Behind the Headlines

The principle that people with learning difficulties should have
the same medical treatment as everyone else was defended last week.
If there was cause for concern, it was that it took a decision in
the High Court to uphold the principle. Judge Dame Elizabeth
Butler-Sloss, president of the High Court family division, ruled
that a hospital had been wrong to deny life-saving medical
treatment to a patient on the basis that he was autistic. The
patient’s family were unhappy with the hospital’s decision to
withhold dialysis and the chance of a kidney transplant from the
patient, who has kidney failure. Butler-Sloss said that the failure
to provide treatment was contrary to the rights of a mentally
incapacitated patient under European and UK law. She added: “A
kidney transplant ought not to be rejected on the grounds of his
inability to understand the purpose and consequence of the
operation or concerns about the management of his behaviour.”

Phil Frampton, national chairperson, Care Leavers
“It’s just like saying that the least able will be given
the worst treatment, the worst chance of survival. The hospital’s
decision goes against the principles of the welfare state and the
NHS. Other people with learning difficulties pay their taxes on the
basis that they will get an equal chance of treatment. Anyone who
has been brought up in the care system is used to being denied
their rights. The same kind of paternalistic attitude can be seen
in this case.”

Felicity Collier, chief executive, Baaf Adoption and
“This is a highly significant judgement and will have
major implications for the treatment of disabled people. It
recognises that all human life is equally valuable and moves us
away from a medical model whereby doctors control rationing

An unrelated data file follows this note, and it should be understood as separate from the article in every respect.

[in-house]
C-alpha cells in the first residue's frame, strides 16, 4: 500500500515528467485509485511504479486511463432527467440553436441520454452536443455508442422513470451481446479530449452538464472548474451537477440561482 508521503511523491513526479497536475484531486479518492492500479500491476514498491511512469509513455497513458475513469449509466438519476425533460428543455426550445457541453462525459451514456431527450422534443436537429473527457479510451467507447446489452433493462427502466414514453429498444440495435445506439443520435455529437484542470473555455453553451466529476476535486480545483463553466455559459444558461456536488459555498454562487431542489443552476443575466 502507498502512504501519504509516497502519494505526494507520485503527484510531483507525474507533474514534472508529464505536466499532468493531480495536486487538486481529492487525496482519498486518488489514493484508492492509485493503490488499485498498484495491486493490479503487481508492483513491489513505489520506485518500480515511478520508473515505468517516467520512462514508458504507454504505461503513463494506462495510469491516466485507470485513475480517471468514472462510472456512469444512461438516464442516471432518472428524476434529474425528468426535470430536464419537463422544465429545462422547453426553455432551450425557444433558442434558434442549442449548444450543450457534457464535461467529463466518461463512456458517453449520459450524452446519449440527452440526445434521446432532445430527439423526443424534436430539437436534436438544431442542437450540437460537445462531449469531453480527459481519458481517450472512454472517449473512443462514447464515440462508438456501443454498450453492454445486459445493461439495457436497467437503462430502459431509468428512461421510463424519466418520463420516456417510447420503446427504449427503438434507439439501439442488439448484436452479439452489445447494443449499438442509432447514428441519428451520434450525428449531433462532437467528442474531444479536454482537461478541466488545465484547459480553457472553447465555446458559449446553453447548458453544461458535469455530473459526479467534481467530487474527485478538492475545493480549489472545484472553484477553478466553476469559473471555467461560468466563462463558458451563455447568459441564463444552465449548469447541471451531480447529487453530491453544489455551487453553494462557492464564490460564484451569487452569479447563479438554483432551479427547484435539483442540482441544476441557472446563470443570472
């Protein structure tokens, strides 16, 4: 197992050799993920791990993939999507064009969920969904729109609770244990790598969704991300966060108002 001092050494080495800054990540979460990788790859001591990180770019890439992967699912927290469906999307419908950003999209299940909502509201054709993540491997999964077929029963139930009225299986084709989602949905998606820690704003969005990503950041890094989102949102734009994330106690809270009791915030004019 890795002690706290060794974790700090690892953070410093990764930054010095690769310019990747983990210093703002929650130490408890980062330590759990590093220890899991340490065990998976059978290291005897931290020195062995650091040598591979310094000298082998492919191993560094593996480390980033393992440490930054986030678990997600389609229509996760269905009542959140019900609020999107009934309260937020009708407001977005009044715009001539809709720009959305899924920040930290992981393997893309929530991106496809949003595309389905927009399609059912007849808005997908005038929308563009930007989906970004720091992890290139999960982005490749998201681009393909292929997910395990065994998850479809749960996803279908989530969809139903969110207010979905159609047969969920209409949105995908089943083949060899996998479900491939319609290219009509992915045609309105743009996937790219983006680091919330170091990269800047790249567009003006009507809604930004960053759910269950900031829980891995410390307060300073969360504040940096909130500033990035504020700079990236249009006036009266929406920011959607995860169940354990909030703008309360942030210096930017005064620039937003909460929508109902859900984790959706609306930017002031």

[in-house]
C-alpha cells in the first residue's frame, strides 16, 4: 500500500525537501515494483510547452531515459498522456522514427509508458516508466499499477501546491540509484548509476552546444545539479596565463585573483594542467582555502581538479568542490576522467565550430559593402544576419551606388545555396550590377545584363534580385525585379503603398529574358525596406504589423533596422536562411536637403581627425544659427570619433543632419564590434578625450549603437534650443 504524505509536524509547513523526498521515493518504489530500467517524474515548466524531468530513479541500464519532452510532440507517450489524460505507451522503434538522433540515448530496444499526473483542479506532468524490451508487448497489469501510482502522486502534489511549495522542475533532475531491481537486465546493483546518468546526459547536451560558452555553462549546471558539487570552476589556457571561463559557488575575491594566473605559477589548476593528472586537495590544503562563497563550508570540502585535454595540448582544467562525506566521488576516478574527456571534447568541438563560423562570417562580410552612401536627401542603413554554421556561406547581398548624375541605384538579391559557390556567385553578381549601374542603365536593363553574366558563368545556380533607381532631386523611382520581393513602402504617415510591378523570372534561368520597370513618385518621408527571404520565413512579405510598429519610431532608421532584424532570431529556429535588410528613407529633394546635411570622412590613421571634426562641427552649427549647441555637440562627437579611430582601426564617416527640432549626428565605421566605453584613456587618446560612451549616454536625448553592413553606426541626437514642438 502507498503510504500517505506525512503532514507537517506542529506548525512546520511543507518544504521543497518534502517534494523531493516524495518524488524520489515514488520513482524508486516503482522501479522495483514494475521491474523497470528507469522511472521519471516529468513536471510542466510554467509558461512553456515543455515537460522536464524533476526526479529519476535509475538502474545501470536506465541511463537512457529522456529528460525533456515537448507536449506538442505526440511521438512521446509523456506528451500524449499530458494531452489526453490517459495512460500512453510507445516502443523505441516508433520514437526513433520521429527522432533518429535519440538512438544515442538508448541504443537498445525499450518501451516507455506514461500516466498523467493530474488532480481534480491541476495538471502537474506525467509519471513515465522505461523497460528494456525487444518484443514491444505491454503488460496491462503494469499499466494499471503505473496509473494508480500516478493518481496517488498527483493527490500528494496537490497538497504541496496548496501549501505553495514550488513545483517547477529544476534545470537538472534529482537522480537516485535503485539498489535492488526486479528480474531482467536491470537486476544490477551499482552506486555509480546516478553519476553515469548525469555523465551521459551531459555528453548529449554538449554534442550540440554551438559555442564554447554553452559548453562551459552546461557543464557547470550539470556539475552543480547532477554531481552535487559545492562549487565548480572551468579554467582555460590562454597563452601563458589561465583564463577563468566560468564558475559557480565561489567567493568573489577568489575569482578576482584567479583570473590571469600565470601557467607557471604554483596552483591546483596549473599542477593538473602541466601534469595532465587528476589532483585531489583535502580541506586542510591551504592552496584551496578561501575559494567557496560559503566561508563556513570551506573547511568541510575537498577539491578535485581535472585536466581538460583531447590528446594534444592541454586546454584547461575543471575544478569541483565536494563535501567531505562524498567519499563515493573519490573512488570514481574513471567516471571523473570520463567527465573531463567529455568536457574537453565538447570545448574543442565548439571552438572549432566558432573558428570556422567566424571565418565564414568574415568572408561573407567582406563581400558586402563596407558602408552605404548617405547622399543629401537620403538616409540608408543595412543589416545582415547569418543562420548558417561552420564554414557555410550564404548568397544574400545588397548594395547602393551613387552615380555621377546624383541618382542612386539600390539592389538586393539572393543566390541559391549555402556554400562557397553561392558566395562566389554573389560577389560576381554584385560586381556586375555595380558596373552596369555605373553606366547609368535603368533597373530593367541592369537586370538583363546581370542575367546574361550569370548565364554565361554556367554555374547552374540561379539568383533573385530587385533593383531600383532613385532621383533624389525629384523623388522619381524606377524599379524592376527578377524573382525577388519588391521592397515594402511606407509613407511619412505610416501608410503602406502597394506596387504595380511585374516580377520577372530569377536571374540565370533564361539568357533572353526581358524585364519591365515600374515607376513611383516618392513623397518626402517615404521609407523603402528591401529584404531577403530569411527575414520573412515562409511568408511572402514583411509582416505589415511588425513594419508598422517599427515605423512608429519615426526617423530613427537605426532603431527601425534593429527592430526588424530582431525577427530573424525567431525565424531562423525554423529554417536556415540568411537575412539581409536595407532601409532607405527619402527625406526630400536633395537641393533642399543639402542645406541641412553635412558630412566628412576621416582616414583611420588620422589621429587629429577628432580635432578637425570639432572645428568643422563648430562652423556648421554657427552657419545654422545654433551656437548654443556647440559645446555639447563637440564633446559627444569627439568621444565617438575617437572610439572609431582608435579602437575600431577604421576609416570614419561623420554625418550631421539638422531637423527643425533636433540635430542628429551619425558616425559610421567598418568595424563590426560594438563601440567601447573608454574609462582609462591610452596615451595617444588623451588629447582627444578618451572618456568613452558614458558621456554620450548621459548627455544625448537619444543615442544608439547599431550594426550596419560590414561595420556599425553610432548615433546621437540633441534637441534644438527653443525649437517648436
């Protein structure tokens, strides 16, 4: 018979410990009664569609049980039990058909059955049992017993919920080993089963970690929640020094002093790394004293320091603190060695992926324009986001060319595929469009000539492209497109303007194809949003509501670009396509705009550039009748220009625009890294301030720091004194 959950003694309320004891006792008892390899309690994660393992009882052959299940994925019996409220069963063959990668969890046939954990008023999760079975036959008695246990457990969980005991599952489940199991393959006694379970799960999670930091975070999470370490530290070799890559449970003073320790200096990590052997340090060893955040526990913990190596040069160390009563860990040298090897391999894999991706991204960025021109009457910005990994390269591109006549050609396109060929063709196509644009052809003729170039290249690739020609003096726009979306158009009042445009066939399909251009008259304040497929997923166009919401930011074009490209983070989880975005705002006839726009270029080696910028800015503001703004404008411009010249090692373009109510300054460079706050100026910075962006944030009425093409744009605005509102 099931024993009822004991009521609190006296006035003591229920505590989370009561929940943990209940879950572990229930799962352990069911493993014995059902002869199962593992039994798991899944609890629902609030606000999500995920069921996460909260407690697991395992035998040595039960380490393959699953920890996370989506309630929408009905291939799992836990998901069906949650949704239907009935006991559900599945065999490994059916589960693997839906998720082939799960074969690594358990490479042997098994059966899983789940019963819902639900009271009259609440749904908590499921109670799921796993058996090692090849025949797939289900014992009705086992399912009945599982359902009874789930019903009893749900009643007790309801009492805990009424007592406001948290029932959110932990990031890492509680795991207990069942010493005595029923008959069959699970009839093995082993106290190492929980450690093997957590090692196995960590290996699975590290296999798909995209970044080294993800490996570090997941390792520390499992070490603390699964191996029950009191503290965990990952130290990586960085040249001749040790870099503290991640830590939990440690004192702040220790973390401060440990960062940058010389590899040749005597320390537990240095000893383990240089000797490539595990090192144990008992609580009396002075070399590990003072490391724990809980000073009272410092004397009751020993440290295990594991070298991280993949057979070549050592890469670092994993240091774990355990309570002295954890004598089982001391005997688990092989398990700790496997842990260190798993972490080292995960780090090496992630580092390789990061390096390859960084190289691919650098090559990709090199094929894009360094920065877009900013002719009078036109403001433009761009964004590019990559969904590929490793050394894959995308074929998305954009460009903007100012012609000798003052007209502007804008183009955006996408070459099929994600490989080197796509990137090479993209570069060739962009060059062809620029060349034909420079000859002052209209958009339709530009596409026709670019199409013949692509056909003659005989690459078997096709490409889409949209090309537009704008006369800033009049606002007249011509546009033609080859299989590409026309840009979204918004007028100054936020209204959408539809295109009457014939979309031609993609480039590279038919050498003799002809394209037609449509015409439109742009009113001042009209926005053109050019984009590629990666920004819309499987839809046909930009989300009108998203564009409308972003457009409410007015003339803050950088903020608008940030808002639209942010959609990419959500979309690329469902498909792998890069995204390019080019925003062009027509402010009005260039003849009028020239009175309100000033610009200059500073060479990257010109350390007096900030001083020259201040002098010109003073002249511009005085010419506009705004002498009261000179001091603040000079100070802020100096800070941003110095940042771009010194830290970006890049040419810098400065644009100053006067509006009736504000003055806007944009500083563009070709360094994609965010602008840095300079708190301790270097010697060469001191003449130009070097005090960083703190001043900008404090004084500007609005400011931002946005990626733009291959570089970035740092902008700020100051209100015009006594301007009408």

I would like to see an ethical committee draw up national guidance
for treatment, underpinned by clear values about the scope of
patients’ rights and the responsibilities of hospitals.”

Bill Badham, development officer, National Youth
“Thank goodness for Butler-Sloss’s ruling, but how did it
ever come to a situation whereby the courts had to defend patient
rights? We have a bill of rights, a constitution in the Human
Rights Act 1998, where article 2 states that ‘everyone’s right to
life shall be protected by law’. And under the Disability
Discrimination Act 1995, providers of services, including health,
cannot refuse a service or offer a worse standard of service to a
disabled person. The ruling indicates the need for a far more
fundamental shift in cultural and organisational behaviour before
real progress for disabled people is assured.”

Martin Green, chief executive, Counsel and Care for the
“This case is a sad example of how people with learning
difficulties are seen as second-class citizens and not afforded
either rights or respect in some parts of our society and care
system. The case also highlights the way in which health service
rationing is going on without any public discussion or debate and
this unaccountable process mirrors all the prejudice that is found
in the wider society towards people with learning

Karen Squillino, senior practitioner,

“It looks as if the hospital in question is rooted in that
paternalistic concept of service provision based on the ‘deserving
and undeserving’ principle that was so popular in the 19th century
in relation to the poor and disadvantaged. What with the work of
the learning disability task force, and with UK and European human
rights legislation, I would not have expected such a decision to be
made by a hospital.”

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